Tonight’s headliners have come a long way since the first time they played Groezrock, on a small stage, and now Rise Against are at the position they are in now through hard work and a passionate belief in what they do. The Chicago politically minded punks play with such an amazing stride that it’s hard to question their place on the stage, especially since they have the songs to keep a festival crowd going.
The likes of ‘Heaven Knows’ and ‘Re-Education (Through Labor)’ have huge choruses to sink your teeth into; ‘Ready to Fall’ and ‘Prayer of the Refugee’ evoke a hair raising tension throughout the chaos in the audience; and the sheer shift from loving hook laden melody to pure punk rock aggression is fantastic. Like a well-oiled machine, the band work through a terrific set. All this is done perfectly with Zach Blair, Joe Principe, and Brandon Barnes giving a well delivered volley, whilst Tim McIlrath leads the charge. McIlrath is very commanding and sincere in his vocal tone; either soaring aimlessly on ‘Satellite’ or giving a much needed bite on classic ‘Alive and Well’, McIlrath is the real deal.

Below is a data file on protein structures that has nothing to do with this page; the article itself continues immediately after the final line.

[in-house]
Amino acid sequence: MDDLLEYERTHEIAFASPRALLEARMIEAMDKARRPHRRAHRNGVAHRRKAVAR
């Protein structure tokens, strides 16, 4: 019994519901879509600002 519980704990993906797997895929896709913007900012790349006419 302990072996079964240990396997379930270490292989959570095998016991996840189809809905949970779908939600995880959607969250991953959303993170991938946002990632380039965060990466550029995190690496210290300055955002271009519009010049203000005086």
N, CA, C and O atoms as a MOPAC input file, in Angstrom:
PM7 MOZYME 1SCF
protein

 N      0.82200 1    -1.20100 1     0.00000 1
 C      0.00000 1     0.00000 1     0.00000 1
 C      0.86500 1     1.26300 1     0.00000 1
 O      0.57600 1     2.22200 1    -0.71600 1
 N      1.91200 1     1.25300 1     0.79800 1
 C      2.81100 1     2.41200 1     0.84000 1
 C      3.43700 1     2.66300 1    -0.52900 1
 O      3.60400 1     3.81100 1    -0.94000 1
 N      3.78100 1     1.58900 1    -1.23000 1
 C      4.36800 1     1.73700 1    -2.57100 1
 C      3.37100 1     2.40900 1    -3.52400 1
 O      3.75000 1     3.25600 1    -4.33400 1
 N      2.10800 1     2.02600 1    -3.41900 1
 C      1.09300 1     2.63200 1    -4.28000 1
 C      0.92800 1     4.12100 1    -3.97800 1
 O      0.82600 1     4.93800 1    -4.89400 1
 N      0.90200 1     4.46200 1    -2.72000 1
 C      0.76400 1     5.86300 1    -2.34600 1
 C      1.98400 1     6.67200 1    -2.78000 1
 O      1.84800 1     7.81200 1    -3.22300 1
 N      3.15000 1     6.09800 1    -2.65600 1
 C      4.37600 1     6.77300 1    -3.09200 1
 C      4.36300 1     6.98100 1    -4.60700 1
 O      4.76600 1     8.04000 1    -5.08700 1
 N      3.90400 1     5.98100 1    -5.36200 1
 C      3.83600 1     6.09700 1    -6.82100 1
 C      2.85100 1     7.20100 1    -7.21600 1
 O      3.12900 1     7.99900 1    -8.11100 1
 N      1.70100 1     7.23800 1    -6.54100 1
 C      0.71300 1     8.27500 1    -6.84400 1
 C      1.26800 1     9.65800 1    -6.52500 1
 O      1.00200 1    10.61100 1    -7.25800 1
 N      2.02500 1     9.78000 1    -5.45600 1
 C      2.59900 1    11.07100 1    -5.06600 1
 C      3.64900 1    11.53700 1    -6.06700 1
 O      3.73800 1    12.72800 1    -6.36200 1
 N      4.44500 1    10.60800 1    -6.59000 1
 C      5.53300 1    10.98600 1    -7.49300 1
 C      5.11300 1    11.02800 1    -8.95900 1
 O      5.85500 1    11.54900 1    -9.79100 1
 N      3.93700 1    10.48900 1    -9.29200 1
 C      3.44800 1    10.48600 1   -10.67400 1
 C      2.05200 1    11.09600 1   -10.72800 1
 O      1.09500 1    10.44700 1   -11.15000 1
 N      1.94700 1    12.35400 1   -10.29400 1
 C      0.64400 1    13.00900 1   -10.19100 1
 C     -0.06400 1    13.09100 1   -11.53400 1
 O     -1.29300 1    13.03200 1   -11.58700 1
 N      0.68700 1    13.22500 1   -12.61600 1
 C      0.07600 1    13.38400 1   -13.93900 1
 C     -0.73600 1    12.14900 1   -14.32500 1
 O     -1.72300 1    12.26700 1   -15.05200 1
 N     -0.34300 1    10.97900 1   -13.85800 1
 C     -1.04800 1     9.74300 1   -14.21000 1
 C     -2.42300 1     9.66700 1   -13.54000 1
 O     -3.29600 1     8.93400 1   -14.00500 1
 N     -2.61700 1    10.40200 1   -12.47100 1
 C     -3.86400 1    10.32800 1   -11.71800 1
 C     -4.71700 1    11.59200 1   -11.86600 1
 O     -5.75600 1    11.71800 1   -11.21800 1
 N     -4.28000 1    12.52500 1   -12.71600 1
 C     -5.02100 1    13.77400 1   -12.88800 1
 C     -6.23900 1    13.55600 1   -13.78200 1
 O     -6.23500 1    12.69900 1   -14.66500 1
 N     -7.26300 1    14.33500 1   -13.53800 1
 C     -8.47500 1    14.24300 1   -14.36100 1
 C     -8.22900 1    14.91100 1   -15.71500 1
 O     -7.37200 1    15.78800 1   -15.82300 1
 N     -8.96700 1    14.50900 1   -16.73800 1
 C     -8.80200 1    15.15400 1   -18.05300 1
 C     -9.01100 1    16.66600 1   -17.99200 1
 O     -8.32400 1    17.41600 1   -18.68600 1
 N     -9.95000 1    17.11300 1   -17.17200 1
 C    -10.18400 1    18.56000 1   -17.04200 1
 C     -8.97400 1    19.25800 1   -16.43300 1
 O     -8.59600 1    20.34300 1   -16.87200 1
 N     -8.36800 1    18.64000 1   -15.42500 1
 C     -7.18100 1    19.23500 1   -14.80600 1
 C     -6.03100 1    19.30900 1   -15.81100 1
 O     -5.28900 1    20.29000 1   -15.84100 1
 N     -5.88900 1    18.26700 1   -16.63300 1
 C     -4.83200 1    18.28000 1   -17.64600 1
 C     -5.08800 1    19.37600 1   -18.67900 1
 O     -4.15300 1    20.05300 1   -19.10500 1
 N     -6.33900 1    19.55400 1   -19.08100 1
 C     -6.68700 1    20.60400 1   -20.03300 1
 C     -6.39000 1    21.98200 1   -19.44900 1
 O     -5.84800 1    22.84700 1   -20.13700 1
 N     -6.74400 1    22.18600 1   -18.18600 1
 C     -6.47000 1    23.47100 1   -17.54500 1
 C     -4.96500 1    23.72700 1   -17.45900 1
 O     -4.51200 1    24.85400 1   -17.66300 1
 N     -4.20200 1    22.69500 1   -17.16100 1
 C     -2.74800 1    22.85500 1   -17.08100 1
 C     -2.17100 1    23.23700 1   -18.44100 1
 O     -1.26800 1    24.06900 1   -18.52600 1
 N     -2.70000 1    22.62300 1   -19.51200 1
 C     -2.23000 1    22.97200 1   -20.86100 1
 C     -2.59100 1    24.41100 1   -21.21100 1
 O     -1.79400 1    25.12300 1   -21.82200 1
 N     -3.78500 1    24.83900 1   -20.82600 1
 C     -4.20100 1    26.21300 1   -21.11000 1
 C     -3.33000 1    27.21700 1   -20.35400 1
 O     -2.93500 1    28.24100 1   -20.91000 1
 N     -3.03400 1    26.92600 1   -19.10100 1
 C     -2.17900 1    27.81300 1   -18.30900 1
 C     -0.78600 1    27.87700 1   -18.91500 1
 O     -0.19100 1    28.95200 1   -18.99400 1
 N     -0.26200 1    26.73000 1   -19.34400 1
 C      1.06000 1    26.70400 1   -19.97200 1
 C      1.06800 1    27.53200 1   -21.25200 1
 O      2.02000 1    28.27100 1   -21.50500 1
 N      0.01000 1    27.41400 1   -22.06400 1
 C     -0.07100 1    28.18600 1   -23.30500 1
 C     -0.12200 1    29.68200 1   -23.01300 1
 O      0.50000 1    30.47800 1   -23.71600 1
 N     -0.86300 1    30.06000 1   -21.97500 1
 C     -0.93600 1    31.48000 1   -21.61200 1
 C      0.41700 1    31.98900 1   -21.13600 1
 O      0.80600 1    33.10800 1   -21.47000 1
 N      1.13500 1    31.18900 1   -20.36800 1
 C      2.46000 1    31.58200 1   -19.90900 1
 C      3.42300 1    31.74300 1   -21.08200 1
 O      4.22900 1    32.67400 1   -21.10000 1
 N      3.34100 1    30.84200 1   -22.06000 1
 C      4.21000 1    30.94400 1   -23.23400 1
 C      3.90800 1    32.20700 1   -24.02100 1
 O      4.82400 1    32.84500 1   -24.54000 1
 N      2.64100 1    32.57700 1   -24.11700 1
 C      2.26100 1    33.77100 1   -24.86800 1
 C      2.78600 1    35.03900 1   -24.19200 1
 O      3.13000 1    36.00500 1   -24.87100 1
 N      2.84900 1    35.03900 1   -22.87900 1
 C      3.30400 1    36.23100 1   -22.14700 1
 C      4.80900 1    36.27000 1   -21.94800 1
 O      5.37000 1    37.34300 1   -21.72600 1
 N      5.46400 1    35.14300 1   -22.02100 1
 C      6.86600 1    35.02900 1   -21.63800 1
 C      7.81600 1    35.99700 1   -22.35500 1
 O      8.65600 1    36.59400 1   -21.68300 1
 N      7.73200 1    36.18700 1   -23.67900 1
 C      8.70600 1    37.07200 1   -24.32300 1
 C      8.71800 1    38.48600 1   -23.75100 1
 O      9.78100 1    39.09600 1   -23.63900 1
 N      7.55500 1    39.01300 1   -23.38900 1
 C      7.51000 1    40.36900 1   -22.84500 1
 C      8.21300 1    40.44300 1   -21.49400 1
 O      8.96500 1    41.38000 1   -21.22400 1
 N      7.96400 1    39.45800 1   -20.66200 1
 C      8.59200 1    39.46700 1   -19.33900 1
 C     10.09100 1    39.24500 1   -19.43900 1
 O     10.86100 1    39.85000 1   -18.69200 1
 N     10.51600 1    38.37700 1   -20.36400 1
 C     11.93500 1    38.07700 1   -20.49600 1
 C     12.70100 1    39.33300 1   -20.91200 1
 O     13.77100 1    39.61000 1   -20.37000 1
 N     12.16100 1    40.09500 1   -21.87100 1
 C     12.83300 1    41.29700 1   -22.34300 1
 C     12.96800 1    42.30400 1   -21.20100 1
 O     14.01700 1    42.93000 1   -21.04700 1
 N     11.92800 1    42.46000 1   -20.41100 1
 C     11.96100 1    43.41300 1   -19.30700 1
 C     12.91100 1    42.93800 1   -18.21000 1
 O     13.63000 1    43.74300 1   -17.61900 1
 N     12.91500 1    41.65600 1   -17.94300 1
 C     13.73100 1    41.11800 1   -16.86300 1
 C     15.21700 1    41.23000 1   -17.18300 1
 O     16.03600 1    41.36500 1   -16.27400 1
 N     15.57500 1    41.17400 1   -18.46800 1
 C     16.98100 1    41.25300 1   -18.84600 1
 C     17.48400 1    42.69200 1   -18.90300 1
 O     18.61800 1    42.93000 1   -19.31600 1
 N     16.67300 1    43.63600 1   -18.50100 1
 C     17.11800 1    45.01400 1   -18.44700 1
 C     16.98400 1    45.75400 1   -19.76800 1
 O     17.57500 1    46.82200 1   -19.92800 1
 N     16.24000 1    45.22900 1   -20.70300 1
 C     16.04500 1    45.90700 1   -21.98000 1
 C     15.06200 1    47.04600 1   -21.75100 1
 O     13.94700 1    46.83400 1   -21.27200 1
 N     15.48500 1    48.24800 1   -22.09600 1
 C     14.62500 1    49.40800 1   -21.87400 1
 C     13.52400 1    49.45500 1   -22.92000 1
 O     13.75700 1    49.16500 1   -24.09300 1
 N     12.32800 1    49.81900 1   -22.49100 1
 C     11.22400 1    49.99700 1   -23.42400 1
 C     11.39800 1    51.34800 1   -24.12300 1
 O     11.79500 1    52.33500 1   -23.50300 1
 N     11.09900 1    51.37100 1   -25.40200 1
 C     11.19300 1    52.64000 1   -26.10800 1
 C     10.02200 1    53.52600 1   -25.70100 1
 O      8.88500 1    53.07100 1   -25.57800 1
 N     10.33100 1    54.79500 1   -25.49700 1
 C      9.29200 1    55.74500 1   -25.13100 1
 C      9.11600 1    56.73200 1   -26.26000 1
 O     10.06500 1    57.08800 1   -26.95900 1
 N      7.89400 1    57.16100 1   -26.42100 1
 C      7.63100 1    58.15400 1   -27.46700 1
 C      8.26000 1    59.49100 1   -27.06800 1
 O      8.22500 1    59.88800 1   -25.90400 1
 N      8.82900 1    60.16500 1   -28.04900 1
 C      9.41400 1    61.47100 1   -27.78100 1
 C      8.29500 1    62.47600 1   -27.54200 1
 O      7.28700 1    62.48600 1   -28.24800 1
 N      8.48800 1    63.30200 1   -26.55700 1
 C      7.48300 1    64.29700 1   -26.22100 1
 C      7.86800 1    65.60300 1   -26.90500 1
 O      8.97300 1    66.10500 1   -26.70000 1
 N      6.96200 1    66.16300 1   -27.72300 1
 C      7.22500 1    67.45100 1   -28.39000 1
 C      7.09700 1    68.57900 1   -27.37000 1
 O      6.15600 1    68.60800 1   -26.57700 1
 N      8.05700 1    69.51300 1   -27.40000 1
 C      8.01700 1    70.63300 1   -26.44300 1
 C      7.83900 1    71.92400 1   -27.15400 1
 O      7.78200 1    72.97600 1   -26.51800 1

After a brief interlude, McIlrath returns on stage, armed with an acoustic guitar and kicks into the chilling tale found on ‘Hero of War’, but the highlight of this acoustic blip is ‘Swing Life Away’. With help from The Loved Ones frontman Dave Hause, this performance is utterly moving. Once this has passed, the band comes back in full form with ‘Make It Stop (September’s Children)’ with a splendid vocal contribution from Thursday aficionado Geoff Rickly. Following on, Rise Against scold the crowd eternally with gritty anthemic renditions of ‘Give It All’ and ‘Savior’, both of which end on the audience craving for more. (4/5)
Words by Aaron Lohan (@ooran_loohan)